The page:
|Jesuit in Homs: Disease 'has captured some ... is knocking on the door'
Catholic News ServiceA Dutch Jesuit in the besieged Syrian city of Homs said those who remain are facing shortages of food and fuel — even abandoned homes have no food left.
"Disease has captured some of us and is knocking on the door of others," said a letter by Jesuit Father Frans van der Lugt.
"No food has entered our besieged region for more than 15 months," said the Jesuit's letter, dated Sept. 23 and released Sept. 26 by the Catholic charity Aid to the Church in Need, with U.S. headquarters in Brooklyn. "For months we were able to rely on local warehouses, but these are now empty."
"We are surviving on what little food remains in our homes, but we will be reduced to soon only find bulgur wheat, and then soon that will be gone, too. We thank God that each and everyone one of use still gets 1 kilogram (2.2 pounds) of flour a week, but we do not know how long this supply will remain available."
Father van der Lugt said if people knew how long the siege would last, "we could organize our affairs and calculate the expense for food use."
He also anticipated that during the winter, residents would "suffer from hunger, cold, lack of electricity and water."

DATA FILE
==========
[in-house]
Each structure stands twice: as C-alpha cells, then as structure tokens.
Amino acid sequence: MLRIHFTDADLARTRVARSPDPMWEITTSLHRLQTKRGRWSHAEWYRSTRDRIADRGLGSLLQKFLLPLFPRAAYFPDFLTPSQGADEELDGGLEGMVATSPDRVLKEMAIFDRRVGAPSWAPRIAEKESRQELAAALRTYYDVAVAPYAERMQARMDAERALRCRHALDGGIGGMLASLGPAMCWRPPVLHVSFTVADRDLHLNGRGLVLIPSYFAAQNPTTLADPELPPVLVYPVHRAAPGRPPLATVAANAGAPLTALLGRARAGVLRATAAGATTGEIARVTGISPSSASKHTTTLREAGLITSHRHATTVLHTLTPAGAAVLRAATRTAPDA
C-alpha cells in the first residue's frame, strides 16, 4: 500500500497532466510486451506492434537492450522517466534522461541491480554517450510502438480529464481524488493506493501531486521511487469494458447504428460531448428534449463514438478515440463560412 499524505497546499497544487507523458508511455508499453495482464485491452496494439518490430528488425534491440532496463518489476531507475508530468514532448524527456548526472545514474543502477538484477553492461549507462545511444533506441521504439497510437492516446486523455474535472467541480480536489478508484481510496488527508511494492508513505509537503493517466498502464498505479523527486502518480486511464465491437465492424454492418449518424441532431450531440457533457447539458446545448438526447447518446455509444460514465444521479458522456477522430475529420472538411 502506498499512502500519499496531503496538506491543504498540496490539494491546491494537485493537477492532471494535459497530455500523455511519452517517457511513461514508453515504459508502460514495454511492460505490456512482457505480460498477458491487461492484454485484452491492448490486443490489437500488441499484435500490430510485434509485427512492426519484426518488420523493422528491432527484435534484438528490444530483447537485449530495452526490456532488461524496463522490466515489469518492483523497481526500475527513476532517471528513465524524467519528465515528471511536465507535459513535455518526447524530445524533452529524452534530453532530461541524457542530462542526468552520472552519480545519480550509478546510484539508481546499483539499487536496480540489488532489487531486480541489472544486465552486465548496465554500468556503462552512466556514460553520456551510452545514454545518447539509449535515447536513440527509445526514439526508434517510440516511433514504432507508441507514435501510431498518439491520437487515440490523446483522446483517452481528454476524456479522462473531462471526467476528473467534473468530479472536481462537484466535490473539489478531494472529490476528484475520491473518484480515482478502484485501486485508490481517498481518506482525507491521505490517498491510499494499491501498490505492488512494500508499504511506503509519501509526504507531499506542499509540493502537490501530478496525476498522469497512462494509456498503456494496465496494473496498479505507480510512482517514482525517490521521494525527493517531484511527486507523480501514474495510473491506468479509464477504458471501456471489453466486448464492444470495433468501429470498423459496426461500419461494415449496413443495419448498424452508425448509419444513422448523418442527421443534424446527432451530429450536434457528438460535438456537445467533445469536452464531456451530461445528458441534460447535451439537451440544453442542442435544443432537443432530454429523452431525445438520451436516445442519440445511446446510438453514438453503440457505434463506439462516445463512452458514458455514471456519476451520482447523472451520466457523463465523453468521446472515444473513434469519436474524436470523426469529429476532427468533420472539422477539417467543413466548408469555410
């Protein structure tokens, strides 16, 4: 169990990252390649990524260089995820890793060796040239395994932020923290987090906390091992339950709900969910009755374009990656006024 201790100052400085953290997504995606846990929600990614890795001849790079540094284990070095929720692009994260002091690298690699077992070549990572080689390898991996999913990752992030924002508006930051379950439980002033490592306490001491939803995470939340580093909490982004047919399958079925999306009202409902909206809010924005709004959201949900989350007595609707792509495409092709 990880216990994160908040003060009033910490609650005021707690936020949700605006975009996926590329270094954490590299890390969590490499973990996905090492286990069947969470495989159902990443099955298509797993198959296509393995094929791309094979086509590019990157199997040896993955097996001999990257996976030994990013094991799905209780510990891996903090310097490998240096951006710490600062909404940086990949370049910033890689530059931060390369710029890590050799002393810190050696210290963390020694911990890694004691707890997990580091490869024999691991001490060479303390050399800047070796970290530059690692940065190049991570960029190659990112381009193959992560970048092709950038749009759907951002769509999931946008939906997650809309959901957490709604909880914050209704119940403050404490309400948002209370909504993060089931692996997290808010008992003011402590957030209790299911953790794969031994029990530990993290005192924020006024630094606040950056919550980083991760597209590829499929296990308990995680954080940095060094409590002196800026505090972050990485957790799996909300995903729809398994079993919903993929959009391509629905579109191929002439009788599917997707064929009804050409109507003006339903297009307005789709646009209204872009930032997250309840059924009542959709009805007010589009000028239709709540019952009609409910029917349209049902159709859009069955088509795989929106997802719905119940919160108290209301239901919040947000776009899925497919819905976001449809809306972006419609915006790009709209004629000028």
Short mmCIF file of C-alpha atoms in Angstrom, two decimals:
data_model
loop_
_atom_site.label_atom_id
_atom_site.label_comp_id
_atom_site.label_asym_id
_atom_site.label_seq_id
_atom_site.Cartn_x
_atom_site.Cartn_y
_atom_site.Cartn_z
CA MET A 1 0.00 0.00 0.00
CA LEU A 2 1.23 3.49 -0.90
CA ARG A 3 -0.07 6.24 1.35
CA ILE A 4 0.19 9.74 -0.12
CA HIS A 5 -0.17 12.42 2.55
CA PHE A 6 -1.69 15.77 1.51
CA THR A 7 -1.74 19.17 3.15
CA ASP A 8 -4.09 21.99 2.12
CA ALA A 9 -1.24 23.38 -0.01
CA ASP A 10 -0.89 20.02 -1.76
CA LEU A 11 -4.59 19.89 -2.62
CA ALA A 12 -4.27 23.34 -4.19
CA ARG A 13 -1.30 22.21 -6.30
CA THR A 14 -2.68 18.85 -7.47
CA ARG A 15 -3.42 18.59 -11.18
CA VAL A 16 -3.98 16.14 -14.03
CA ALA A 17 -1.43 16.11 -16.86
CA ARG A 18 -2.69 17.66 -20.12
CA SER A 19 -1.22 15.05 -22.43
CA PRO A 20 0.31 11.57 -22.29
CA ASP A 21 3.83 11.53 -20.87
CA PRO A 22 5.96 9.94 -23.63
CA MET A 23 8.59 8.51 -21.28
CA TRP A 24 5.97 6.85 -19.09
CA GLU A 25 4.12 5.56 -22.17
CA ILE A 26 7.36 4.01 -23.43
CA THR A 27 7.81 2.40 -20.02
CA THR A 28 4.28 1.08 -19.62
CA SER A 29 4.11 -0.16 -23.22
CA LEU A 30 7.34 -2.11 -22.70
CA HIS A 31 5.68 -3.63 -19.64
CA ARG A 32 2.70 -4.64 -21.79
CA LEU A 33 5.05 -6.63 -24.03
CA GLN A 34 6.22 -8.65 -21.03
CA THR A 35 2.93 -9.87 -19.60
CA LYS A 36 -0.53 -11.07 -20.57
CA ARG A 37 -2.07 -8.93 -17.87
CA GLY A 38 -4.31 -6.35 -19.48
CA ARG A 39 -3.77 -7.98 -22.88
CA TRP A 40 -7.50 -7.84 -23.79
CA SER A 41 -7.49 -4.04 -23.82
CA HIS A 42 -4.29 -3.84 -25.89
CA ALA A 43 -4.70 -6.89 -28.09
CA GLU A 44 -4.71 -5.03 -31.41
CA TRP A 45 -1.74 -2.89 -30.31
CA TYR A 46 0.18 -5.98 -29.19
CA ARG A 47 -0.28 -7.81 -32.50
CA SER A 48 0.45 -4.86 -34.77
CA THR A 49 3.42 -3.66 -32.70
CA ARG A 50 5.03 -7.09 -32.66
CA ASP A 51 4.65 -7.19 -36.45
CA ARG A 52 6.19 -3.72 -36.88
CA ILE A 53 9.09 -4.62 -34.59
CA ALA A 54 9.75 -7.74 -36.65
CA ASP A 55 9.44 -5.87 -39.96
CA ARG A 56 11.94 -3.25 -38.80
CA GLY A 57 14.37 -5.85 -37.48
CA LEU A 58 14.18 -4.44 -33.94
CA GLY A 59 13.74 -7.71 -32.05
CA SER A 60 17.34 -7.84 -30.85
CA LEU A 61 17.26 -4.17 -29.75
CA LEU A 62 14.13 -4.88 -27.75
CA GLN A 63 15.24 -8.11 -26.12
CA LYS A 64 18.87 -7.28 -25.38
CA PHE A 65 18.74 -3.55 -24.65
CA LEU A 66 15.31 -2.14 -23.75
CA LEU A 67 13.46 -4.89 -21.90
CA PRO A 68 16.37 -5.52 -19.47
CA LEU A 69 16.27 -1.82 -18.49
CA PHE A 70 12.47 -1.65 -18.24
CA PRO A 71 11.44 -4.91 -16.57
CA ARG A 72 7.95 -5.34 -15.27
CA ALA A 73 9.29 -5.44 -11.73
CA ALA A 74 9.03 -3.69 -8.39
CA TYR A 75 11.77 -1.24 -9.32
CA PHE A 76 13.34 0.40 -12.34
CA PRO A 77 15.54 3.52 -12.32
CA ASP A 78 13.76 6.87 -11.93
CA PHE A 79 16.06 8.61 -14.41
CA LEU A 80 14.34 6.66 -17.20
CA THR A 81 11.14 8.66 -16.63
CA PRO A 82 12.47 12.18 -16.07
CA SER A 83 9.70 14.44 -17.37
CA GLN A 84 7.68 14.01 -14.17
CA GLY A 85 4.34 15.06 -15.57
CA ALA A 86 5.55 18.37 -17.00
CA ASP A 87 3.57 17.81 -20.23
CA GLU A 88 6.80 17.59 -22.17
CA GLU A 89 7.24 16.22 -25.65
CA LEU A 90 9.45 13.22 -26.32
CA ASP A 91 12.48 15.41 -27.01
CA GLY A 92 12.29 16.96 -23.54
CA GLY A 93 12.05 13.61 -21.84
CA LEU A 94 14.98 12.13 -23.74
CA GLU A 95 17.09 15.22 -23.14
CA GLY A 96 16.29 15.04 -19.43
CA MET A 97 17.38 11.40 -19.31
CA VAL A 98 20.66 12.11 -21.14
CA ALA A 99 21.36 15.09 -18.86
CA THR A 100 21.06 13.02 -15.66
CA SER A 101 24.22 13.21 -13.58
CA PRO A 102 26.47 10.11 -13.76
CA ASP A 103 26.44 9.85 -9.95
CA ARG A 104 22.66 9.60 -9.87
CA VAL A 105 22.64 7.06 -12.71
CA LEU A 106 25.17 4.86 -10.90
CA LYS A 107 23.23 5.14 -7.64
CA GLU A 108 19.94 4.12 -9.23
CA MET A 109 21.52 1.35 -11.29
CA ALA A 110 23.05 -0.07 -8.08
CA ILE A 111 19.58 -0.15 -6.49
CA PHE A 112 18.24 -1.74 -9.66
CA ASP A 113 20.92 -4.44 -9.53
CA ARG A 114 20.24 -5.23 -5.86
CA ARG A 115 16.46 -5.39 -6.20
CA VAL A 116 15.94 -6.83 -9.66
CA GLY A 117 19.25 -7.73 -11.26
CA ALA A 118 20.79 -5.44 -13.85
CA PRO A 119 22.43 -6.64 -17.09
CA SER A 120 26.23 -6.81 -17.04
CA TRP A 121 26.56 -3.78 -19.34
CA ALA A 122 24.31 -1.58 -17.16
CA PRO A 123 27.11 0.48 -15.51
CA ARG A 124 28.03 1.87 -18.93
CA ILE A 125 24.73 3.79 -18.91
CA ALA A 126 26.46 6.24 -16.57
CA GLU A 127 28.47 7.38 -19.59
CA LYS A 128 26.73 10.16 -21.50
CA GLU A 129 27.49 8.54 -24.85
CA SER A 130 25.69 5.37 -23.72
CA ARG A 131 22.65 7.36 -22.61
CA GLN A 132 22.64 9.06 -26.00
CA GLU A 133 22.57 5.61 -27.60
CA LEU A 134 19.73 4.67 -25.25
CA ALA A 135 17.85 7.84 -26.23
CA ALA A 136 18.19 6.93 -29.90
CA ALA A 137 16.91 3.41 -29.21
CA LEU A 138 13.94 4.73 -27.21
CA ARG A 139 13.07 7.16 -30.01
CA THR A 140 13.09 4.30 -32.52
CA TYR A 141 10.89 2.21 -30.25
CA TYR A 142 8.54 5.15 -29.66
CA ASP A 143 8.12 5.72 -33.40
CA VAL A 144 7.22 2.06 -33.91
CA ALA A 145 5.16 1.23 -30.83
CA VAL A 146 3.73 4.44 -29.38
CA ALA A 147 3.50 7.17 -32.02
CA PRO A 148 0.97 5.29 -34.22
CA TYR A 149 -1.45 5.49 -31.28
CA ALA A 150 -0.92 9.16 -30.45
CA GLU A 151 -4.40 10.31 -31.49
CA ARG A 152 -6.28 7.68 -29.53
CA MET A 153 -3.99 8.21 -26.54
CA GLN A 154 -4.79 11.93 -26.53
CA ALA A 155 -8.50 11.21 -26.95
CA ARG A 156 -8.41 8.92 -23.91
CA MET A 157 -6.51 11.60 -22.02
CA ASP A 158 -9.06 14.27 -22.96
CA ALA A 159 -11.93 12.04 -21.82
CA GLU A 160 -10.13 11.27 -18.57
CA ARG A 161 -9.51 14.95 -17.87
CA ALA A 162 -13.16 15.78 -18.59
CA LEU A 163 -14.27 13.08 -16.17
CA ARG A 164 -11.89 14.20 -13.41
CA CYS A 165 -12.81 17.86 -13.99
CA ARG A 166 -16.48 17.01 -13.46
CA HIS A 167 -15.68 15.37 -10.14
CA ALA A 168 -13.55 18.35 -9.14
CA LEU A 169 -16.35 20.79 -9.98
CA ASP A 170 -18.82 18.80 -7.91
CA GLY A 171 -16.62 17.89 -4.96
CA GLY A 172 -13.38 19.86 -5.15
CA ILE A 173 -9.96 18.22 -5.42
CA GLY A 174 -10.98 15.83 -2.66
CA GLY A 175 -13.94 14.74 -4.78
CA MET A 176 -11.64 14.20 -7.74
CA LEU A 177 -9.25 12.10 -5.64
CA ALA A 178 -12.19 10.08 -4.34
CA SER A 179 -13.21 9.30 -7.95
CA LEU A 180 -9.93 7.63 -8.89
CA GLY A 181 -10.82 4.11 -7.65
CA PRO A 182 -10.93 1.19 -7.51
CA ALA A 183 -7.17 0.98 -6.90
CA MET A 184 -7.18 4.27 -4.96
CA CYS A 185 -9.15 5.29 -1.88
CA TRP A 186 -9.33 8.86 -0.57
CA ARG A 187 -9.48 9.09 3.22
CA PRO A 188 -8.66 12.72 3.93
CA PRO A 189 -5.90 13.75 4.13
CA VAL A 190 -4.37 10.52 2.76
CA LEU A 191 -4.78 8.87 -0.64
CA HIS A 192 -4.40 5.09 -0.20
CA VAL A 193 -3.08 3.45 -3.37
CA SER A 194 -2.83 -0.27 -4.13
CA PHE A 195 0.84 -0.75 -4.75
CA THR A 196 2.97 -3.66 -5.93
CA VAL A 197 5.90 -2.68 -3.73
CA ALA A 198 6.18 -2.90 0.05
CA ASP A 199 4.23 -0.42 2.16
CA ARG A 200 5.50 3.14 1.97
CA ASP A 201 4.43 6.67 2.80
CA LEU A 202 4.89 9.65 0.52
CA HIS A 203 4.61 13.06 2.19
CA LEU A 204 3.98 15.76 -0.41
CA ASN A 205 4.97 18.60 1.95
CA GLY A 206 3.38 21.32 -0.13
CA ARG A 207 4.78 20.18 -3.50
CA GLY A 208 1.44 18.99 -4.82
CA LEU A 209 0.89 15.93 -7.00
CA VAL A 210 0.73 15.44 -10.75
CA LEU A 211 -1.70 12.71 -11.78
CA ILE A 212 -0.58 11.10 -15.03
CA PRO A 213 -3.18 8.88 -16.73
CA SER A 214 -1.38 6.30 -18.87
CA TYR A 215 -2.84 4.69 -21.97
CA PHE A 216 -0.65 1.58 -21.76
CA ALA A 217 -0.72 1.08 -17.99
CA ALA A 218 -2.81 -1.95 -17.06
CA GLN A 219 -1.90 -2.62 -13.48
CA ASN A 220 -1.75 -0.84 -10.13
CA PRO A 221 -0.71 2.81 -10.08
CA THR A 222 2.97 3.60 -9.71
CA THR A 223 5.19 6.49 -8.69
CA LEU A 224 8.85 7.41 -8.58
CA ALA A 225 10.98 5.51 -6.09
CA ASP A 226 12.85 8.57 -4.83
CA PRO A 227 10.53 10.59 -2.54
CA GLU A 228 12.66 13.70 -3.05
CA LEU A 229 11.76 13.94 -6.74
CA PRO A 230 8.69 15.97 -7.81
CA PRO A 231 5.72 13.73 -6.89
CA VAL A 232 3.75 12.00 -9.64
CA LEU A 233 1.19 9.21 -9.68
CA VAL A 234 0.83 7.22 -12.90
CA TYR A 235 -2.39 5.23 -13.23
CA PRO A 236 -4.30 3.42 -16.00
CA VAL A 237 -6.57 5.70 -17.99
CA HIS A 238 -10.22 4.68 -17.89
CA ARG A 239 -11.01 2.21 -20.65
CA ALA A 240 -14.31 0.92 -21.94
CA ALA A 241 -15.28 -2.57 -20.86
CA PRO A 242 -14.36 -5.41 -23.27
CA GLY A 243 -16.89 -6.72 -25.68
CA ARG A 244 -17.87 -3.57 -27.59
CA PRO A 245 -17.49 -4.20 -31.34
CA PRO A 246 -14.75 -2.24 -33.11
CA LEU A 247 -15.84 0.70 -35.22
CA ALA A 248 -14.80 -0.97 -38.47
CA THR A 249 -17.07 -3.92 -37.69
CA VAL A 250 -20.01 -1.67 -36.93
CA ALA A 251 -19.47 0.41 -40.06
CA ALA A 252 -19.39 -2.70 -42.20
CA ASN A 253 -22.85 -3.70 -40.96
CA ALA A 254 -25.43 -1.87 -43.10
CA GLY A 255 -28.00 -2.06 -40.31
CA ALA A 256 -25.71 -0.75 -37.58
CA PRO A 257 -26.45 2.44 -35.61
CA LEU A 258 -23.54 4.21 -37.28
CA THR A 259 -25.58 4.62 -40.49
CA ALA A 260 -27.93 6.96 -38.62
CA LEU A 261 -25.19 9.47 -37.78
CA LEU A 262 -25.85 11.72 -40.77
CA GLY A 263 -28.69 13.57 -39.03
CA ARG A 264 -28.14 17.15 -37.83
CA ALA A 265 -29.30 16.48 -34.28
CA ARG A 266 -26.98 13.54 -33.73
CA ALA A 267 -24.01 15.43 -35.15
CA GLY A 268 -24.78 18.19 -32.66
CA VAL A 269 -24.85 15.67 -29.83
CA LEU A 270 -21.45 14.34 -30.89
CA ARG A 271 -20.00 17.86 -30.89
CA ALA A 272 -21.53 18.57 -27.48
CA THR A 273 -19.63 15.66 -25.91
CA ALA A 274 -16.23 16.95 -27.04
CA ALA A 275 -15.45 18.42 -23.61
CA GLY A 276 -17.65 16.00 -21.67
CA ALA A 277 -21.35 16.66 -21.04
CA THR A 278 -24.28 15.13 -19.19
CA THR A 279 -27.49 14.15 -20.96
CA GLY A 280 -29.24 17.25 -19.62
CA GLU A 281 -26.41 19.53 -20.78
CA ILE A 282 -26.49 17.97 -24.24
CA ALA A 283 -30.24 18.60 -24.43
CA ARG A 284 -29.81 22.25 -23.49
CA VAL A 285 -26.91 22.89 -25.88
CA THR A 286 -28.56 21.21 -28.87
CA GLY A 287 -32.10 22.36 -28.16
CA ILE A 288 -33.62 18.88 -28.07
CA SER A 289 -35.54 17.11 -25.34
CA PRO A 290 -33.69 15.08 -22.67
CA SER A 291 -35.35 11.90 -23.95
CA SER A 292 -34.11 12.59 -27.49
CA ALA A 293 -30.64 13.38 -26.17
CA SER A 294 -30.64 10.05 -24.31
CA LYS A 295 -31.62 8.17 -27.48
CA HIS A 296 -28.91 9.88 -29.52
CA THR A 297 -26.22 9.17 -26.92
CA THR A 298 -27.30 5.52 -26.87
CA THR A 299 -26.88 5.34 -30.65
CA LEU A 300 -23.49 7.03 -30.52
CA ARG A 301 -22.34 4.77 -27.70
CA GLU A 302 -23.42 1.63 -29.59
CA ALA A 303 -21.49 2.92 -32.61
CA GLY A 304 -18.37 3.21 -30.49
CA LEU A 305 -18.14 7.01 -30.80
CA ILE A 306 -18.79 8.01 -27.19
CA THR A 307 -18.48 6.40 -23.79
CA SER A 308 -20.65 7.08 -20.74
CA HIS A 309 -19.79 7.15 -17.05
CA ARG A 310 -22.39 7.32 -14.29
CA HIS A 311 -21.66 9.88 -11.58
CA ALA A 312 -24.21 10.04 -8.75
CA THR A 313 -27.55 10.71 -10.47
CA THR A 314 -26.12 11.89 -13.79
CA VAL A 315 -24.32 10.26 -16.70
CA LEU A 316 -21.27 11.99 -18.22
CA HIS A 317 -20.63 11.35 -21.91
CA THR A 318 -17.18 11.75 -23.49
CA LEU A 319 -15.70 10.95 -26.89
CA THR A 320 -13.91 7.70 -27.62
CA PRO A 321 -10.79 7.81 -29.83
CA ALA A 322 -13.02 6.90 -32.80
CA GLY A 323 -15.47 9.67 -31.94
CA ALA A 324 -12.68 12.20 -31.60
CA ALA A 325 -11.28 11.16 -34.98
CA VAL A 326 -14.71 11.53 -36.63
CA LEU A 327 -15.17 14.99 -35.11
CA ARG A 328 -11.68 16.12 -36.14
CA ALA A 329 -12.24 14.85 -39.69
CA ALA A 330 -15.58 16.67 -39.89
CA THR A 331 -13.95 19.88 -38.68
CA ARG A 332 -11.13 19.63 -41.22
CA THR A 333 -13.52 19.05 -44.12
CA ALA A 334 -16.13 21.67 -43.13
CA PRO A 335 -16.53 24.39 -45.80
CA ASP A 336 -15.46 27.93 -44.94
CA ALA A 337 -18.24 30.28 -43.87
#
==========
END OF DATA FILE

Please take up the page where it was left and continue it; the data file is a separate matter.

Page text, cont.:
"How can we heat a room and, if we find food, how will we manage to cook it?" he asked, noting the shortages of oil and gas. He also noted that wood supplies were dwindling: "Many abandoned homes are without windows and doors. They are even without furniture."
Government forces have recaptured much of Homs, but about 3,000 people are estimated to remain in the besieged part of the city still under rebel control. Aid to the Church in Need said few than 100 Christians -- mostly elderly, remained among them.
Father van der Lugt said those who remain faced deteriorating health, including weakness and fatigue due to lack of food. He said their movements were restricted to an area about the size of 247 acres, "and there is no way to escape from the eyes of the people who are besieging us."
However, he said, "there is an atmosphere of love, openness and interaction, and those of us who remain feel that we are one group."
"Each one of us needs to do more and more to help each other," he said. "A person has to pay much attention to the needs of another, to the point of forgetting one's own needs."